Cherry Pie

I’m not sure how to address this rather delicate topic, so forgive me if my introduction is a bit clumsy. It’s not my desire or intent to be inflammatory, and yet I find myself wanting to talk about a topic that few people seem to be able to discuss rationally. I will site the american political theater as an example.
I have never understood why some people insist that creationism and evolution are incompatible. To me the conflict only arises when people over reach the perspective they are supporting and try to assert dominion over the opposing theory. For example, when the creationist says that we were created by God and so did not evolve from monkeys, they are claiming to know the methods used by God to create man and all of the steps in the processes and all of the forms of man between dust and what we are now. The last time I checked the bible does not go into such detail. Even if we were “fashioned from dust” or made from a rib, there is not a lot of description to suggest how that fashioning occurred. This is precisely where the conversation gets interesting to me and the point at which most people assert inherent incompatibility where neither belief supports it.
Now, the contradictions and inconsistencies in Genesis have been argued to the point of absurdity, so I wont dwell on this, instead I am going to focus on the argument that because there is so much evidence to support evolution, creationism cannot be true. I find this argument to be, well, overreaching and absurd. And so to show how there is really no contradiction here, I’m going to delve into a little science fiction.
Growing up, I always loved Star Trek, and if you are a fan, you may already know where I am going with this. On the show, there was a device, which while not talked about often was the single most important device in all of Star Trek. More so even than the warp engine, the replicator is the key to all of Star Trek. This device supports the Federations economy freeing them so spend seemingly endless resources on space exploration. So even in those simple terms, its of monumental importance.
The idea of the replicator seems to make sense, even from a Scientific perspective. The idea is simple. Everything is made of atoms and molecules, and therefore with sufficient power and an understanding of how the molecules are arranged in an item, it could theoretically be constructed from raw energy. The idea reasonable, and while well past the scope of modern technology, the logic certainly follows. If you understand all of the parts of a thing, what it is made of and how those parts are ordered and held together, than you can replicate that thing. Pretty straight forward and its easy to suspend our disbelief when talking about this device.
Now, if you are still with me, I would like to present as an example, not a watch — that’s been done, but rather a cherry pie. “Computer. Cherry pie. Hot. Ala mode.” Yummy. Too bad we are not going to eat this cherry pie. We are going to bring it to a lab and let some scientists analyze it. That is after all what scientists do.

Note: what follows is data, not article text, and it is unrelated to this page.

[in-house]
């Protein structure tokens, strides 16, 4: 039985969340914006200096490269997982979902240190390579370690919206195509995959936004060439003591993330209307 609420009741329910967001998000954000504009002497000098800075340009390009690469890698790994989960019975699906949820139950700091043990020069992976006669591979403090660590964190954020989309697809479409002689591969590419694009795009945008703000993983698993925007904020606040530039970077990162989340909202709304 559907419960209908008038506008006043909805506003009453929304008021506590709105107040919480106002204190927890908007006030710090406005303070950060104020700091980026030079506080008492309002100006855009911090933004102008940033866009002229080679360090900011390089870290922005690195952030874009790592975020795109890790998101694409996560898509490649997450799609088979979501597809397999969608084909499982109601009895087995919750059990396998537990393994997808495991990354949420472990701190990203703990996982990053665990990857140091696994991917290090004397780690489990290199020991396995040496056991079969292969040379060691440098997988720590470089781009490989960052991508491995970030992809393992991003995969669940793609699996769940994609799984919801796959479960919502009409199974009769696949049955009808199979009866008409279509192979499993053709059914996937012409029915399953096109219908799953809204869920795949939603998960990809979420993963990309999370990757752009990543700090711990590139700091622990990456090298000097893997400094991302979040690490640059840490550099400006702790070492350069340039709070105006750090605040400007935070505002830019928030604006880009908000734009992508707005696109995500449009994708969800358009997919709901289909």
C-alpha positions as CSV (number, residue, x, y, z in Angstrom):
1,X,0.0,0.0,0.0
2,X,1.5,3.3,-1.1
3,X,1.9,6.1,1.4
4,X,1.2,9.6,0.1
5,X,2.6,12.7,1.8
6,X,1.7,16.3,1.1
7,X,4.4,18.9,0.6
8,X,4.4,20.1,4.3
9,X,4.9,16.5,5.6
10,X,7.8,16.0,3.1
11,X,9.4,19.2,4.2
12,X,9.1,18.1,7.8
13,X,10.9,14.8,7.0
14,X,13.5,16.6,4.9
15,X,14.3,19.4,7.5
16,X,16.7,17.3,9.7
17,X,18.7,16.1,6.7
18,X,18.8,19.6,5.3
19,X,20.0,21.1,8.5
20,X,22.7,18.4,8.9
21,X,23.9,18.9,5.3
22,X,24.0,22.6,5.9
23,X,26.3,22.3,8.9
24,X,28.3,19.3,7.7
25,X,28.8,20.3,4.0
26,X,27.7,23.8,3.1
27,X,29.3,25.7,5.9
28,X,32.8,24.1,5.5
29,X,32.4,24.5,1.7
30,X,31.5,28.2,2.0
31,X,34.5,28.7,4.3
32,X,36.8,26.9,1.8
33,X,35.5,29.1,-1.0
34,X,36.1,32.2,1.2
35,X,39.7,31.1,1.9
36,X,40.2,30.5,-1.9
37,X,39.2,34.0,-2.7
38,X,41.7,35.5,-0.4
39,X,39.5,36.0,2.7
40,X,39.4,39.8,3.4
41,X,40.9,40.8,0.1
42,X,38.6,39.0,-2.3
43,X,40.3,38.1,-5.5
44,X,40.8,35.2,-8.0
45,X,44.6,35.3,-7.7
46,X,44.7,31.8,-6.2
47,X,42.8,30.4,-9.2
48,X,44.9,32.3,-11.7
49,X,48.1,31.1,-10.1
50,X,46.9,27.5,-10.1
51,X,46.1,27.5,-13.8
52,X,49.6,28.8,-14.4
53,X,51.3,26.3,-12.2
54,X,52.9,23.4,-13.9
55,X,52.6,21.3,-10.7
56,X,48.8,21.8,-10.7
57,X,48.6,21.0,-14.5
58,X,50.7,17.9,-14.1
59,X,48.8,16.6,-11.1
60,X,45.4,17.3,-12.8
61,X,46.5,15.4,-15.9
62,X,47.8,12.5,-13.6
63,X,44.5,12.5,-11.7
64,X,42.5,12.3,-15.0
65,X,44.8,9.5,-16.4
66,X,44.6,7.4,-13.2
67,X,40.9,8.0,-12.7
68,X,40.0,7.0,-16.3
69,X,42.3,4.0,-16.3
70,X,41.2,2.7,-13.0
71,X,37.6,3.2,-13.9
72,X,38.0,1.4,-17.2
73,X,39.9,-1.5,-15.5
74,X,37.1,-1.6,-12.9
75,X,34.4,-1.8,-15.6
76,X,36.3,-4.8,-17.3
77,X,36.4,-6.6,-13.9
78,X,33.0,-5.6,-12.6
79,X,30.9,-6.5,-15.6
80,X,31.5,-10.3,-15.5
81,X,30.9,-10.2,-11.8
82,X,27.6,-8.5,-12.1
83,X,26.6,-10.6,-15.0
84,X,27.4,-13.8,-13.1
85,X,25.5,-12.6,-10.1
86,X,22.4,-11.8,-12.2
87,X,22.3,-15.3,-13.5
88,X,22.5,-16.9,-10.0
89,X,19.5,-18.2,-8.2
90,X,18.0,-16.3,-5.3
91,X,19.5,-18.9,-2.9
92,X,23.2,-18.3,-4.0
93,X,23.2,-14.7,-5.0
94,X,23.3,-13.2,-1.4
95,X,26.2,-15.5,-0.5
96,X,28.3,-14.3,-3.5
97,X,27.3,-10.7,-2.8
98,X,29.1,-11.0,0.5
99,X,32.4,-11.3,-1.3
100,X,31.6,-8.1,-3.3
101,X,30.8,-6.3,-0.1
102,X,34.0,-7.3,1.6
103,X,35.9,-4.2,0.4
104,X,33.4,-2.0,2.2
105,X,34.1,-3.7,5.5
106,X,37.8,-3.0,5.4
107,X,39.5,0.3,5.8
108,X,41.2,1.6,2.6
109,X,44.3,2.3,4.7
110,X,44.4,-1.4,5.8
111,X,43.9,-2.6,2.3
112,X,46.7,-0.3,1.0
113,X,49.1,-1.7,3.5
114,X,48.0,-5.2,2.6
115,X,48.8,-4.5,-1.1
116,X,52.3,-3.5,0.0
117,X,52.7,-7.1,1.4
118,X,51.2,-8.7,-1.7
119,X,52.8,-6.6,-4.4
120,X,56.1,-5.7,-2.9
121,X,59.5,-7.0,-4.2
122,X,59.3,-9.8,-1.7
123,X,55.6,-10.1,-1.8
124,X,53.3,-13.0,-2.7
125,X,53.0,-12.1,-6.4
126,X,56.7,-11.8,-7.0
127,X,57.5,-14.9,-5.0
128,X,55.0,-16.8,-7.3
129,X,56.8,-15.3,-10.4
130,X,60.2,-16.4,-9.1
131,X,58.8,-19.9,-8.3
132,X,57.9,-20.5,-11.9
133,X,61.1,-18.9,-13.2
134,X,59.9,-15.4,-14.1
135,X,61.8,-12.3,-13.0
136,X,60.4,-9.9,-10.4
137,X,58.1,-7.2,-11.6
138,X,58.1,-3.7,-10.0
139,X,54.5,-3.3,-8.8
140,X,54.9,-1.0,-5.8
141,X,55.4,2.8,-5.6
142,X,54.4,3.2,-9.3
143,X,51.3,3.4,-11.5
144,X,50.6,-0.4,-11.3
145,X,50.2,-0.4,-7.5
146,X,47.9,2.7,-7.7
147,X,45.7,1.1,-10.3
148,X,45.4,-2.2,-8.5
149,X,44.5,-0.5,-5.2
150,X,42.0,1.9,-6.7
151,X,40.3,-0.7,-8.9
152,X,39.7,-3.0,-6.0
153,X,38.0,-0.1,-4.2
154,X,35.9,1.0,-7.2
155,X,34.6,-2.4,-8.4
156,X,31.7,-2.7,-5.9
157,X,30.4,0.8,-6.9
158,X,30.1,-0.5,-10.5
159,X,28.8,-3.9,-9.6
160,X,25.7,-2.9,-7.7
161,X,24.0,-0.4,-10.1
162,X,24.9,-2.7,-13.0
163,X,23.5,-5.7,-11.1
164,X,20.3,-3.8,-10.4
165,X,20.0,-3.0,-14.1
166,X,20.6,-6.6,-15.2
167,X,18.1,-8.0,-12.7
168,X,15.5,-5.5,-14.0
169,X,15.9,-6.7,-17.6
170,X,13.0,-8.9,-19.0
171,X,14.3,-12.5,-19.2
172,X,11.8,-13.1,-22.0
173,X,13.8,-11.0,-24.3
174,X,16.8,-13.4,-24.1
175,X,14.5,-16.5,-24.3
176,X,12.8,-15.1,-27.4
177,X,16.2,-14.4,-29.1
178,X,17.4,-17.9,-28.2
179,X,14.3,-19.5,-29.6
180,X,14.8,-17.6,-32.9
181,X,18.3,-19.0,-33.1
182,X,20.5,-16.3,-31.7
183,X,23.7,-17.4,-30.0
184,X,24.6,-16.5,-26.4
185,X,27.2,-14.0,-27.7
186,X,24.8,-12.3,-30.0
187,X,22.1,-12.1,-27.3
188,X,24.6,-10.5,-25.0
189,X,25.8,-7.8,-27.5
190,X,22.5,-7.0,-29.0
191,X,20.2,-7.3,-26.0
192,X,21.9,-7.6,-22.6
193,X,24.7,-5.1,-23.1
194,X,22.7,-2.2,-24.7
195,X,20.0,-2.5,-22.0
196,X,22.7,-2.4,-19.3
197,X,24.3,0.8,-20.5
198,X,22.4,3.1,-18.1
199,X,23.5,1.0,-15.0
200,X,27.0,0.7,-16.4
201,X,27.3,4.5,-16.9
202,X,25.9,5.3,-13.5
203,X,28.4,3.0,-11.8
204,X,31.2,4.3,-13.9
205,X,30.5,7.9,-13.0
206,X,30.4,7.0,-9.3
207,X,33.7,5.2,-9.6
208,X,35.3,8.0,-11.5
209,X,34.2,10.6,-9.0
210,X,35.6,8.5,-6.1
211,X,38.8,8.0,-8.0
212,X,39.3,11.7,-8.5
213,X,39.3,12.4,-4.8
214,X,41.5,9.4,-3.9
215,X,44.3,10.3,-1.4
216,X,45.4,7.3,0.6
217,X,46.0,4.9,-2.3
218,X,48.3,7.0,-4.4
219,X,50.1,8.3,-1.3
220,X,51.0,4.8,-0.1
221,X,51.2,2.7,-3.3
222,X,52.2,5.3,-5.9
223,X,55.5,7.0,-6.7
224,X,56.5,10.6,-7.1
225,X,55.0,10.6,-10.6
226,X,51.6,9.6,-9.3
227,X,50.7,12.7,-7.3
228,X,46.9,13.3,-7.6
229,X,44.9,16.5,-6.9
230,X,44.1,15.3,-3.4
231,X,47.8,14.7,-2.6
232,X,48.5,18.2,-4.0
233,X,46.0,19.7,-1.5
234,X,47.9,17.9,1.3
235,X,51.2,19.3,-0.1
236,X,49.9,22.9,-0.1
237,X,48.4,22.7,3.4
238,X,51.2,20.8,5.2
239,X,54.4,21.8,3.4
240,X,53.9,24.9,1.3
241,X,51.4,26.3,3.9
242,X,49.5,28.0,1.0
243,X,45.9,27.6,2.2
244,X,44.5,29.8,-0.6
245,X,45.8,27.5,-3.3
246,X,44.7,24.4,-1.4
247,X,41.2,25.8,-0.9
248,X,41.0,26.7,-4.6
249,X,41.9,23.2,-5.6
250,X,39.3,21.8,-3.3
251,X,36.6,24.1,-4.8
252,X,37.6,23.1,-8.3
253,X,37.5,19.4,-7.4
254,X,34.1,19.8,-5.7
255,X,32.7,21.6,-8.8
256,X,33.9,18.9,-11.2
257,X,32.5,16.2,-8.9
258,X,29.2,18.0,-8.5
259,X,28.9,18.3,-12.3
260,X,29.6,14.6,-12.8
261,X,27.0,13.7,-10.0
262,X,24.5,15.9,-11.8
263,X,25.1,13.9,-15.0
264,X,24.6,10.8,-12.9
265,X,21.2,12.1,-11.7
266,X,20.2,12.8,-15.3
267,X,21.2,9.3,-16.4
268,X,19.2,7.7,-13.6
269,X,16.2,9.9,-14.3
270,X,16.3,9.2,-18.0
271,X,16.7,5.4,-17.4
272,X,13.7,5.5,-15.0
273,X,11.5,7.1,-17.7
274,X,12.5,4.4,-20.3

We are careful to select a team that has never heard of a replicator and we ask the scientists, to tell us everything they can about this cherry pie. The scientists take our cherry pie and first analyze it for content. They find all of the ingredients of the pie and create a list of each component in the pie. As long as they are naming these parts, they seem right on track. They tell us about the chemical composition, the arrangement of the atoms and the molecules and how all the pieces work together to form, not just any pie, but this particular cherry pie. The information we get is of a first rate quality and we are pleased.
Now, we ask the Scientist, "can you tell us anything else about the pie?" and here is where things get wonky. Having passed the point of quantifying, categorizing, measuring, weighing, and deducing, if they are to continue they must a step into the realm of inductive reasoning. At this point the Scientist stops sharing data and begins to tell us the story of the cherry pie. Their story, may include, bakers, ovens, pie plates, cherry trees, fields of wheat, chickens farms, salt mines and other things that a rational mind is likely to invoke when telling the complete story of the origin of the pie. Moreover they tell us a story that occurs in time and offer a suggestion about the age of the pie they are examining.
We, however, know that this pie came from a replicator and is little more than an arrangement of molecules put together in a way that duplicates some specific cherry pie recipe. We know the exact age of the pie, because we were there when it was replicated and we know that contrary to the very sound inductive reasoning telling us the story of the pie, the story quite simply does not match the true story of the pie, because the pie was created as whole, all at once, and did not evolve over time from a collection of parts —even if the pie steams and continues to under go change once it comes out of the replicator.
The argument between Creationists and Evolutionist is much like the confusion over the origin of our replicated pie. Even though there is an overwhelming amount of evidence to support the idea of evolution, there is nothing in that evidence to preclude the possibility of creation. Any story extracted form the evidence is inductive and goes beyond the deductive information gained from science method.
More over, if you accept the concept behind the replicator, the possibility of creationism stops being so controversial and becomes a matter of scale. “Magical,” only in that the “technology” is so far advanced. In sort, there is no real conflict between these two ideas so long as the evolutionists stick to the deductive data and don’t delved off into story telling and the creationist don’t claim to know the methods by which the universe was created.